The Philippines seems to be hell bent on gaining top position on awkward and downright pointless “world record” nominations, well this week they earned another number #1 position, this time without lifting a finger or bribing locals to vote for it.
The Philippines has earned the dubious distinction of having the worst record in the world for bringing wrongdoers to justice. The country topped the list of 59 countries listed in the World Impunity Index posted yearly by the Impunity and Justice Research Center of the Universidad de las Americas, a private university in Puebla, Mexico.
The Impunity Index was released this past weekend ranking the Philippines worse than Mexico. Also in the top five were Colombia, Turkey and Russia.
Researchers for the university defined impunity as “the impossibility, de jure or de facto, of bringing the perpetrators of violations to account – whether in criminal, civil, administrative, or disciplinary proceedings – since they are not subject to any inquiry that might lead to their being accused, arrested, tried, and, if found guilty, sentenced to appropriate penalties, and to making reparations to their victims.”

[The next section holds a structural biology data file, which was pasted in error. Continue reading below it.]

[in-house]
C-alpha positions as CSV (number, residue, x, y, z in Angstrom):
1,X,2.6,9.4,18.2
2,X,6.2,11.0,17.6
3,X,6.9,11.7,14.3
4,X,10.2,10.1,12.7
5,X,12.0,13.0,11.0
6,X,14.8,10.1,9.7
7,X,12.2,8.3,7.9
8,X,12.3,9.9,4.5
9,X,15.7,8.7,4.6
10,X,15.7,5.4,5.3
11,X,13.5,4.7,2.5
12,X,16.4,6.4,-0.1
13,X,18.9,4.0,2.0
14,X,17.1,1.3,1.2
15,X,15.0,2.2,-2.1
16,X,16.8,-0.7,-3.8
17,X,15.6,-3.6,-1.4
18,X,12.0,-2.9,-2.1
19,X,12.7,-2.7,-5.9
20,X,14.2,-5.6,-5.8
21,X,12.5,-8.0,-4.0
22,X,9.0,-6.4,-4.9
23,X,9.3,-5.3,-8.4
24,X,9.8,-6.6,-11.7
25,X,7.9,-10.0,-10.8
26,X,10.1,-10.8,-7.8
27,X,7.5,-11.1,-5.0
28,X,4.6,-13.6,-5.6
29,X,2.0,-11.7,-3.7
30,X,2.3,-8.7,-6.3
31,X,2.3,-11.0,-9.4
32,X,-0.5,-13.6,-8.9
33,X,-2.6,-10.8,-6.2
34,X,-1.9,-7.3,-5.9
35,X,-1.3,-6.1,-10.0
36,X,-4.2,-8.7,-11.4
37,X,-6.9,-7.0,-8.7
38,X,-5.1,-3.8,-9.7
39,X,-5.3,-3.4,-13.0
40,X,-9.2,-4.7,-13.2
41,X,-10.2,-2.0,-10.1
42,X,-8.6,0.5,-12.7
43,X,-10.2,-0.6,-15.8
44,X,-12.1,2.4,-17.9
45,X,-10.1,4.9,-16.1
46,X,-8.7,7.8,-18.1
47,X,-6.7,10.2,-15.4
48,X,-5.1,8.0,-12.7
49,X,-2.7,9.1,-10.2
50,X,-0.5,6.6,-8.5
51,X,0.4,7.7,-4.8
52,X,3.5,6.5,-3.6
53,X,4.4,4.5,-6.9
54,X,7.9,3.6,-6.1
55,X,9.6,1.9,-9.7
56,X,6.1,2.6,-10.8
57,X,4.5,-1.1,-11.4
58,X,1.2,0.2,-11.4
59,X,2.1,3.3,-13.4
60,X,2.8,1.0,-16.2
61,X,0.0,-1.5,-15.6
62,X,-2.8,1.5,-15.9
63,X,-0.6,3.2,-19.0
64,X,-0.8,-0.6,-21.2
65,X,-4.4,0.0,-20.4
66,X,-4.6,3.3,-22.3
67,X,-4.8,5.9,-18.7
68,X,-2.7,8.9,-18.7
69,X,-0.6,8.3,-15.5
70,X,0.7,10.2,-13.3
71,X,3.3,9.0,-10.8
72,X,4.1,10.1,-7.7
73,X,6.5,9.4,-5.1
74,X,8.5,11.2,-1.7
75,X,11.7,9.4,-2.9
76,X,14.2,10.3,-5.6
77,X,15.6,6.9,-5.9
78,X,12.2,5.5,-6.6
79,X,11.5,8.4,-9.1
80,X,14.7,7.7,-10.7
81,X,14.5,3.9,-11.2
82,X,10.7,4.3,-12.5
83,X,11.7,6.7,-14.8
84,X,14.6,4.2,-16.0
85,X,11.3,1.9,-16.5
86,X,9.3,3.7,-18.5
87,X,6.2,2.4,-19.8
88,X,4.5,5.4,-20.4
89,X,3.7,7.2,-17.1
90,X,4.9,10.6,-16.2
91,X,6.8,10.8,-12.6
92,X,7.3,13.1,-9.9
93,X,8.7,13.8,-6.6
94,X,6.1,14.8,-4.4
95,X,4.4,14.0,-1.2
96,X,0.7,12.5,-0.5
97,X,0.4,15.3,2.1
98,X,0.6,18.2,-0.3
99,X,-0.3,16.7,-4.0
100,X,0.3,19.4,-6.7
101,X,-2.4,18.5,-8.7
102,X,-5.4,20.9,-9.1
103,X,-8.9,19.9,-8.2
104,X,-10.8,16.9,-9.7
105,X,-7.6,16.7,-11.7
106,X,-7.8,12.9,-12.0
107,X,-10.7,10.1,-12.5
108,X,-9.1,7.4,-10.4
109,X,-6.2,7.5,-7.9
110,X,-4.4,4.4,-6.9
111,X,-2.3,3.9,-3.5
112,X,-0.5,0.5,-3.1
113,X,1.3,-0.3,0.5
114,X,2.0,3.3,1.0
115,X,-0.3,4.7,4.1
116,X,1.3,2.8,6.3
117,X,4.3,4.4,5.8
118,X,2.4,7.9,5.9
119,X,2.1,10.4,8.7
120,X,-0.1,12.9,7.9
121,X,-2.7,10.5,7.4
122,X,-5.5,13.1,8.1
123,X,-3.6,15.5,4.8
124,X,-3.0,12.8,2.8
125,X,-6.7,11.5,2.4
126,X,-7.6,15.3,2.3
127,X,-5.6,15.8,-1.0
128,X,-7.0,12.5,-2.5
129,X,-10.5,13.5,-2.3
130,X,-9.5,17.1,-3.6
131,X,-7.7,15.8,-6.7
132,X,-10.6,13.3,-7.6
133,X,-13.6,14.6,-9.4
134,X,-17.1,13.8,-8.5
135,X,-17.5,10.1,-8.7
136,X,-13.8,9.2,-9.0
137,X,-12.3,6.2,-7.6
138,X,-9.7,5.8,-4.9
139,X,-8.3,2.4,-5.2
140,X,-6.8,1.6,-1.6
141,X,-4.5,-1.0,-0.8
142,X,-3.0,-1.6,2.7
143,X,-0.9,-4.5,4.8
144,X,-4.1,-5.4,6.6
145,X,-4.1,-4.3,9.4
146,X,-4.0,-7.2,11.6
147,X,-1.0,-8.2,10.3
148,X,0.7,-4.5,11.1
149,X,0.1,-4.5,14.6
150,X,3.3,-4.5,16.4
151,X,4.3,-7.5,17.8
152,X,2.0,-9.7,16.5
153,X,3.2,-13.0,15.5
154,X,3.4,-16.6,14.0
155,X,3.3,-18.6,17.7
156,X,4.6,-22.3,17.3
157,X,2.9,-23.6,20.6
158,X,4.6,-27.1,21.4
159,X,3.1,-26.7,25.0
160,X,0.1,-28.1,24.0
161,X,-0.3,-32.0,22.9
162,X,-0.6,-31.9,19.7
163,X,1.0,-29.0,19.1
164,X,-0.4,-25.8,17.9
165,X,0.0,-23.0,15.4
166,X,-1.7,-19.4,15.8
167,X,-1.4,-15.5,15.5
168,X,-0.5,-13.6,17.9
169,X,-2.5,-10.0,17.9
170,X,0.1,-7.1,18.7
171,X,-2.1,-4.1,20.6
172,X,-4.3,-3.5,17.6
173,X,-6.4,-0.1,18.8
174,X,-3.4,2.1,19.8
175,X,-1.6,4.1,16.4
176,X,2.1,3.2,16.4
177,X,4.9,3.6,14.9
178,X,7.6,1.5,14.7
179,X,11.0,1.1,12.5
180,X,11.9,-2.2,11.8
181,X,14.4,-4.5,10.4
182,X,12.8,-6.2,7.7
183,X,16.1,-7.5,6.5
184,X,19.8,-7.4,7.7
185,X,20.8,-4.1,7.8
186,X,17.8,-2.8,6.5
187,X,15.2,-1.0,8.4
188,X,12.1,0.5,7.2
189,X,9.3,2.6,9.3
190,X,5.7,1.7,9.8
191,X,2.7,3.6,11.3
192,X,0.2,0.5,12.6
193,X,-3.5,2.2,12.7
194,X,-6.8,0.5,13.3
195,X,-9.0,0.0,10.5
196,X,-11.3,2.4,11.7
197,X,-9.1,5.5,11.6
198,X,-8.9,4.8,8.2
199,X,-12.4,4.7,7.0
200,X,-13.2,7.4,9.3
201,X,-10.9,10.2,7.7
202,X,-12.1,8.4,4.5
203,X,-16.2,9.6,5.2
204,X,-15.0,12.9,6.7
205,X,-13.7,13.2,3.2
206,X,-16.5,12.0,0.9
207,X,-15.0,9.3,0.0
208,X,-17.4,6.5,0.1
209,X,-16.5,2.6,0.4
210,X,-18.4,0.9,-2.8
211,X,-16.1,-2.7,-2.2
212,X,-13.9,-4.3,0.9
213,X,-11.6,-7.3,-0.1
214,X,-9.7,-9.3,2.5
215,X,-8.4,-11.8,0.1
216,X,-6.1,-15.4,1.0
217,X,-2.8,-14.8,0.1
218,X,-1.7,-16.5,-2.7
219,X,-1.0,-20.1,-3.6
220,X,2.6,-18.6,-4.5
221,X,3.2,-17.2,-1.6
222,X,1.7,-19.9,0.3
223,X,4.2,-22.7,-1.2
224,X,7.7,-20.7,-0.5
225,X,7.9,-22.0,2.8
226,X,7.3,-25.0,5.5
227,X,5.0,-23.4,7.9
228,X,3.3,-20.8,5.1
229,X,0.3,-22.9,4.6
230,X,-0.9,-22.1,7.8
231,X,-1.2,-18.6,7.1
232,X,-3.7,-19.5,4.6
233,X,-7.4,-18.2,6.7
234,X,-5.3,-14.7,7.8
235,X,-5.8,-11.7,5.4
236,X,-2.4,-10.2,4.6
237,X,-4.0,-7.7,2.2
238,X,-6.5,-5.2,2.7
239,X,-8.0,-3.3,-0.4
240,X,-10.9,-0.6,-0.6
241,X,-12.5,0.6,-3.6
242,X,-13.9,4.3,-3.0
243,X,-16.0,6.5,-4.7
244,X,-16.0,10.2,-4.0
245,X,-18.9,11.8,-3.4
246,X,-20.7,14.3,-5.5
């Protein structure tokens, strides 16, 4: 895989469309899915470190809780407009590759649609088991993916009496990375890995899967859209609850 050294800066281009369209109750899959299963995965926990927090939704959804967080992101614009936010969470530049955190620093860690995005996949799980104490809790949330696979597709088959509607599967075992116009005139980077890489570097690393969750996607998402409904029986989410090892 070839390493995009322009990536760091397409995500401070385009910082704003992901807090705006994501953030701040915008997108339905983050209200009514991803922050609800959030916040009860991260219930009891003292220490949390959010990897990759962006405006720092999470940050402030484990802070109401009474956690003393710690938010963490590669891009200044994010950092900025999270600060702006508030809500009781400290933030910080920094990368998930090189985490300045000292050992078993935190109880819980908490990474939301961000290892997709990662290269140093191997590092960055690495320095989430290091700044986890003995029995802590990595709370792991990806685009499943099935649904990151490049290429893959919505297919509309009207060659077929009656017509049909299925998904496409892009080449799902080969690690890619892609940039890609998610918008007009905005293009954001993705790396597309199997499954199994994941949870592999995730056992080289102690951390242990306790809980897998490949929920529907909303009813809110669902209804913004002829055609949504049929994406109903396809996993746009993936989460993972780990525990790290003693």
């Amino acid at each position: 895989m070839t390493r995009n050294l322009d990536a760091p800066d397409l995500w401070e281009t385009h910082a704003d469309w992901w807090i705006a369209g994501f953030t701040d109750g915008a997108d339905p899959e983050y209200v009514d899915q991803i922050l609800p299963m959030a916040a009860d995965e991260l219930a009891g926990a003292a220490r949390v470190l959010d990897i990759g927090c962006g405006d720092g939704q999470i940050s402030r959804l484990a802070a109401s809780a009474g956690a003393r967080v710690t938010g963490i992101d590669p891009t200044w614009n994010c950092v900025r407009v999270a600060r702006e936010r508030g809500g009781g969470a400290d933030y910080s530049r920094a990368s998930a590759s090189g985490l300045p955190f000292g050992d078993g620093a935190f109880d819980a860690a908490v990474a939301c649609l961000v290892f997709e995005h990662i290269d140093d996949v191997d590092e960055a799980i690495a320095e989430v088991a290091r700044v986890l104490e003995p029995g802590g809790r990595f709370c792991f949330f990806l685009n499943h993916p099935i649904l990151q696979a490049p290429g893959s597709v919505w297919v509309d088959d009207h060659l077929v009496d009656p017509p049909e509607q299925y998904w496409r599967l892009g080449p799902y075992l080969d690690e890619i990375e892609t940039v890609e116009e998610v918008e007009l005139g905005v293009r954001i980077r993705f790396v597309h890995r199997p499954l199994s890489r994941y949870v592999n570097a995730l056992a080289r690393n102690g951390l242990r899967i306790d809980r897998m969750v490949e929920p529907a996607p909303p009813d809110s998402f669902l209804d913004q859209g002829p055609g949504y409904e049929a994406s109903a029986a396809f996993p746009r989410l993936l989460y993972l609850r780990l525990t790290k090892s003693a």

Researchers also noted that corruption was not the source but actually the result of impunity.
“The reason people have become increasingly corrupt is because they realise how the system functions, how the structure of the system of government creates conditions to allow them to escape unpunished,” said L A Derbez Bautista, rector of the university.
“Having good laws is not enough for a country to develop,” the study stressed. “People need to know that those are going to be effectively implemented.”
According to the team that put out the report, impunity is a concept with three dimensions – ‘security’, ‘justice’, and ‘human rights.’ The research team said they evaluated each in terms of structural capacity and functionality in the countries included in the list.
Out of the 193 counties listed with the United Nations, only 59 were included in the study as updated information was not available on the three dimensions of impunity – countries like Brazil, India, Indonesia, South Africa and Nigeria do not periodically give information to the UN on security and justice and were excluded from the study.
The Philippines had the worst outcome of the 14 factors included in the Index – the three groups which the 14 factors fall under are “problems with public security”, “administration and delivery of justice” and “violations of human rights.”
The study on public security is in no way related to the number of police in the streets, public places, malls etc – the study is about the police and their capacity and preparation as well as how they carry out operations within their country.